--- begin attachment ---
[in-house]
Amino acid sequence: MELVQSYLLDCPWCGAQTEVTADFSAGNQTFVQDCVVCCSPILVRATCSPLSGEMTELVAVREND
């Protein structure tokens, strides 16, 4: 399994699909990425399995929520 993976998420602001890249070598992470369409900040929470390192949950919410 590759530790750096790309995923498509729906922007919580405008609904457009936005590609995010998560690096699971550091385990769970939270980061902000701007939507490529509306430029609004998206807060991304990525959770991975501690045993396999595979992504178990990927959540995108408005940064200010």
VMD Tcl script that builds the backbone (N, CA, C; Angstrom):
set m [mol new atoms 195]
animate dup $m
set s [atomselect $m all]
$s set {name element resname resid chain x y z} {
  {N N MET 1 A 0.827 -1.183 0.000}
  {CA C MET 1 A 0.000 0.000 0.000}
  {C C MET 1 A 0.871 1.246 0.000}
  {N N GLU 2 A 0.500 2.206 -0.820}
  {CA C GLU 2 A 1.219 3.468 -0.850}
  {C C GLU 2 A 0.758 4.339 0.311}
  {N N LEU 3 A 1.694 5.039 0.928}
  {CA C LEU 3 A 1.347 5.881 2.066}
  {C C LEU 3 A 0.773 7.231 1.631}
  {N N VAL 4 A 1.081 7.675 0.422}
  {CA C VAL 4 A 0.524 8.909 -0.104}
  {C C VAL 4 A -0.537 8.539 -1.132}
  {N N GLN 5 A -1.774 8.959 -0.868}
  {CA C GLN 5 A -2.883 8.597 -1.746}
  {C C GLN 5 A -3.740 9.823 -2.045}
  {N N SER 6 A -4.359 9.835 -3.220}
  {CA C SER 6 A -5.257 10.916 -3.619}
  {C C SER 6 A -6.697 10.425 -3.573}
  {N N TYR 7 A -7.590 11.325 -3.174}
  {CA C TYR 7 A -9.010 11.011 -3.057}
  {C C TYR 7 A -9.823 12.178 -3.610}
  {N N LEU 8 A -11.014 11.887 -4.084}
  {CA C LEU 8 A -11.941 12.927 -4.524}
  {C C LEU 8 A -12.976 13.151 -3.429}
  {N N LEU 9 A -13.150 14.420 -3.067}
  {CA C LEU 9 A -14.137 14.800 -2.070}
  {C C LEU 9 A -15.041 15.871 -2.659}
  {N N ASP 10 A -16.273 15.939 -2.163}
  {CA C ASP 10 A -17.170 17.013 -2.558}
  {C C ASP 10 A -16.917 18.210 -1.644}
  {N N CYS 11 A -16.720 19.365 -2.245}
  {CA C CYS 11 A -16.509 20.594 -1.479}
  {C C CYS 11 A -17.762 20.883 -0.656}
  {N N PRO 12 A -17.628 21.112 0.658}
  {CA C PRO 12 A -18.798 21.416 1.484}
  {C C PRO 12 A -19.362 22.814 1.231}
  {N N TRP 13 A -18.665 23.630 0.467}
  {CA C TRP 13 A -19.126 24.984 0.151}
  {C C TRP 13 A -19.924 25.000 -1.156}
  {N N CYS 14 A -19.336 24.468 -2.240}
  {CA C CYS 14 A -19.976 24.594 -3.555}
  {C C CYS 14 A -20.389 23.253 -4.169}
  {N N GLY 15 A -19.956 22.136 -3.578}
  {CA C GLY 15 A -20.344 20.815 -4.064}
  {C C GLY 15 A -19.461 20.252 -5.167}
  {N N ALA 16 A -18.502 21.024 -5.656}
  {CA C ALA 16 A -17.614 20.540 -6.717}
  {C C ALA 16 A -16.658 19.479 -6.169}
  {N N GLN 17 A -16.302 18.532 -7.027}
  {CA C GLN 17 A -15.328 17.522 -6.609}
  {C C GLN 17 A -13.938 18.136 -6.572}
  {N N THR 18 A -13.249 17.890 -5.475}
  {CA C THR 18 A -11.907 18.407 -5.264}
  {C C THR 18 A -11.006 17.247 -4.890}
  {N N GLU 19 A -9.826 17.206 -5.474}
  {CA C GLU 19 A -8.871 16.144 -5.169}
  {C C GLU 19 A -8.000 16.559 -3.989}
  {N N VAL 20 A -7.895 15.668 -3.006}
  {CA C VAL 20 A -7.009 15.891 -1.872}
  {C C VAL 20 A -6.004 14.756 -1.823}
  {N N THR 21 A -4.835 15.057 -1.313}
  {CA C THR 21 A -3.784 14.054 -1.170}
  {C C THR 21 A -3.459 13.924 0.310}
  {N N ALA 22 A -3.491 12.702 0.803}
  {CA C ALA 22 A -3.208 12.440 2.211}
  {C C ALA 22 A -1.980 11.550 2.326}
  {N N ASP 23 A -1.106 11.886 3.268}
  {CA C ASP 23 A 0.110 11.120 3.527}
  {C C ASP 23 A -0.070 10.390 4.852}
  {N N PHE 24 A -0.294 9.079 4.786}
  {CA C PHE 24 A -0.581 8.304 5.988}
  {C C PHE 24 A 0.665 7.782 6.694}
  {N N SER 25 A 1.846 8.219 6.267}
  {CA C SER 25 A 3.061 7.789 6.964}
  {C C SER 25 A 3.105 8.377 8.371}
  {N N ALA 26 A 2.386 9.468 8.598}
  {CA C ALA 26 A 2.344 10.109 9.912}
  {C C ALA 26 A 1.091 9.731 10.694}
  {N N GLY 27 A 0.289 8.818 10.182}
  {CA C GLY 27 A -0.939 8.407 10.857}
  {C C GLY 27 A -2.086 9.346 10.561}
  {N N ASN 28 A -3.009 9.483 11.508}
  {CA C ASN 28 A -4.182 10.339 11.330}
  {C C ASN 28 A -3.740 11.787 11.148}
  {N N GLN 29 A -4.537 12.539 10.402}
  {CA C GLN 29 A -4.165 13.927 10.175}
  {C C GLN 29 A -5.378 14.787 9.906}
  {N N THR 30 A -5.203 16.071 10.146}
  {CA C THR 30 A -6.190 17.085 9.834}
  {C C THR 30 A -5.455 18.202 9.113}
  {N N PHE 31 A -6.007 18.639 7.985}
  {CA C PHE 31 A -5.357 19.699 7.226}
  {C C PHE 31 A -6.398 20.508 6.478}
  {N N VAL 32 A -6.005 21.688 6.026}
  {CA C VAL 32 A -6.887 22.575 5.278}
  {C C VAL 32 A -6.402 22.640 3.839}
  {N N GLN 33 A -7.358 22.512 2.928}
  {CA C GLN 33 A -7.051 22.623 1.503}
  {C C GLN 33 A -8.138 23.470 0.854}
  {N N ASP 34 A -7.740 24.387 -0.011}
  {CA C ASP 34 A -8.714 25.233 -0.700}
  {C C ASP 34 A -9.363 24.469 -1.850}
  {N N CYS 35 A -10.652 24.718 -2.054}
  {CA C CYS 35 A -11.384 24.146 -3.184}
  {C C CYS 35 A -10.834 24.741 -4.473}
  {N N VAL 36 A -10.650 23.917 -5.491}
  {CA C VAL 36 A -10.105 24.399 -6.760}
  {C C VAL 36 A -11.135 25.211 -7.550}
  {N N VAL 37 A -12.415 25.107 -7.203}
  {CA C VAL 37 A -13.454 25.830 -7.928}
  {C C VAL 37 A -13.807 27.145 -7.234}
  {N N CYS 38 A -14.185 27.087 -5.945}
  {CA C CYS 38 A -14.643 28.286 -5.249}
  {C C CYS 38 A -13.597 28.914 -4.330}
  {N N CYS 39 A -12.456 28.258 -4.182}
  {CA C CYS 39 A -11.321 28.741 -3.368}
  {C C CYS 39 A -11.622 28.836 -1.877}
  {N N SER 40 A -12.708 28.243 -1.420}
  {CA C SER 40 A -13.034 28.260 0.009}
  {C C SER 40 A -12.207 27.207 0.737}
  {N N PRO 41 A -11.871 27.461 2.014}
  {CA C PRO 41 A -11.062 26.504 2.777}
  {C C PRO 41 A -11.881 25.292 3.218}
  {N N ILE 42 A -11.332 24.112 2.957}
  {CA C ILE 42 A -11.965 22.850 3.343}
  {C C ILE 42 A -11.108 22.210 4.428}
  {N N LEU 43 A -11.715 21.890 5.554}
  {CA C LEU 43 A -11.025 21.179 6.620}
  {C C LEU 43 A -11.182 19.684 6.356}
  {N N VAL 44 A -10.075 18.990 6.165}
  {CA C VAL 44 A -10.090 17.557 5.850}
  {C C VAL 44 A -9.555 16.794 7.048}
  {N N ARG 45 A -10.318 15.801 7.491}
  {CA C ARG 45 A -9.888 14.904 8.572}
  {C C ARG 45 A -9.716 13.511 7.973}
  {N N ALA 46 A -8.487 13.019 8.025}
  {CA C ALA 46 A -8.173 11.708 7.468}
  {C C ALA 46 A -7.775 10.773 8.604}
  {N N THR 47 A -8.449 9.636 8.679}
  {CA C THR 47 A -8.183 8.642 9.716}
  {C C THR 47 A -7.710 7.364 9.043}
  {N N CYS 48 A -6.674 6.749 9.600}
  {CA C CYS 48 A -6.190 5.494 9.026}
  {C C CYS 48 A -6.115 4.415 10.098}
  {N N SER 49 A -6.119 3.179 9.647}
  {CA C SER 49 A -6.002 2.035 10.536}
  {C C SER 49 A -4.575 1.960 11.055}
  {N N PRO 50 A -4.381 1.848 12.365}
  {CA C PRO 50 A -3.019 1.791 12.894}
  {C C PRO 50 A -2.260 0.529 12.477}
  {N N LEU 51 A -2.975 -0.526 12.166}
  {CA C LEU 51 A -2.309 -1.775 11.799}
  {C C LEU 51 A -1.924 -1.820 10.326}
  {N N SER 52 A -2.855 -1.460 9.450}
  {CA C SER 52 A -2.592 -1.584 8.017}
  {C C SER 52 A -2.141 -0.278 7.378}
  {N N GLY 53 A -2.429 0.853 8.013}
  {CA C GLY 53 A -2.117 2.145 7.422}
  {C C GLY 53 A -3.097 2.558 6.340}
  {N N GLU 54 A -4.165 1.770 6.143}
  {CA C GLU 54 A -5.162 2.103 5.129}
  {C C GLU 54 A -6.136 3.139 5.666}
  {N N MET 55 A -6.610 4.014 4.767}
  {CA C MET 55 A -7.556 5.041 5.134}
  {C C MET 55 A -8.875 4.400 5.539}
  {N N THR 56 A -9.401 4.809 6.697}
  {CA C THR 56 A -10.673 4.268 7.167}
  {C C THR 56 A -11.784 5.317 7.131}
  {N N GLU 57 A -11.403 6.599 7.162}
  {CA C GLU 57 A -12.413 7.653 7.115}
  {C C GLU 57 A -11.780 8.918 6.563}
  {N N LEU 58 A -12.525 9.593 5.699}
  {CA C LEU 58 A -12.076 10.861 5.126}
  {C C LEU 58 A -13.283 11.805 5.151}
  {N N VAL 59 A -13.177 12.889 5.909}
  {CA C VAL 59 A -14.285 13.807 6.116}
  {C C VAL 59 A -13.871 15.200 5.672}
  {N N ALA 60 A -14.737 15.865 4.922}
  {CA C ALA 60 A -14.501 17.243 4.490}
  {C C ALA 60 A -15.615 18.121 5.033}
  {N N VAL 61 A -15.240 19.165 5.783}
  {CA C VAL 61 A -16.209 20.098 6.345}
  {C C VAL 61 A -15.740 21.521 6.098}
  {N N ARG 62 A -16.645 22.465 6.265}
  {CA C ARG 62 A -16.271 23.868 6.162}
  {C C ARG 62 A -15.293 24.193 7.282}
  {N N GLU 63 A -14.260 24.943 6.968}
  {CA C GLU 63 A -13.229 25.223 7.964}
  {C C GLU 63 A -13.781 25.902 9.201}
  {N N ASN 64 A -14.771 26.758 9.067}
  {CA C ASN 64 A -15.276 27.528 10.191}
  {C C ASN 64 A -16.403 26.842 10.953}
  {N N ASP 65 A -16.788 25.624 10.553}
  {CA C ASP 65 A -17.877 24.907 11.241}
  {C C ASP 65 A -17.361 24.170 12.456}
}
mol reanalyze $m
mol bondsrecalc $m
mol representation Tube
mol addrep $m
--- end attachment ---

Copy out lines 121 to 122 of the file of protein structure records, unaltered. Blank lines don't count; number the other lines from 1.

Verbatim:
  {CA C CYS 38 A -14.643 28.286 -5.249}
  {C C CYS 38 A -13.597 28.914 -4.330}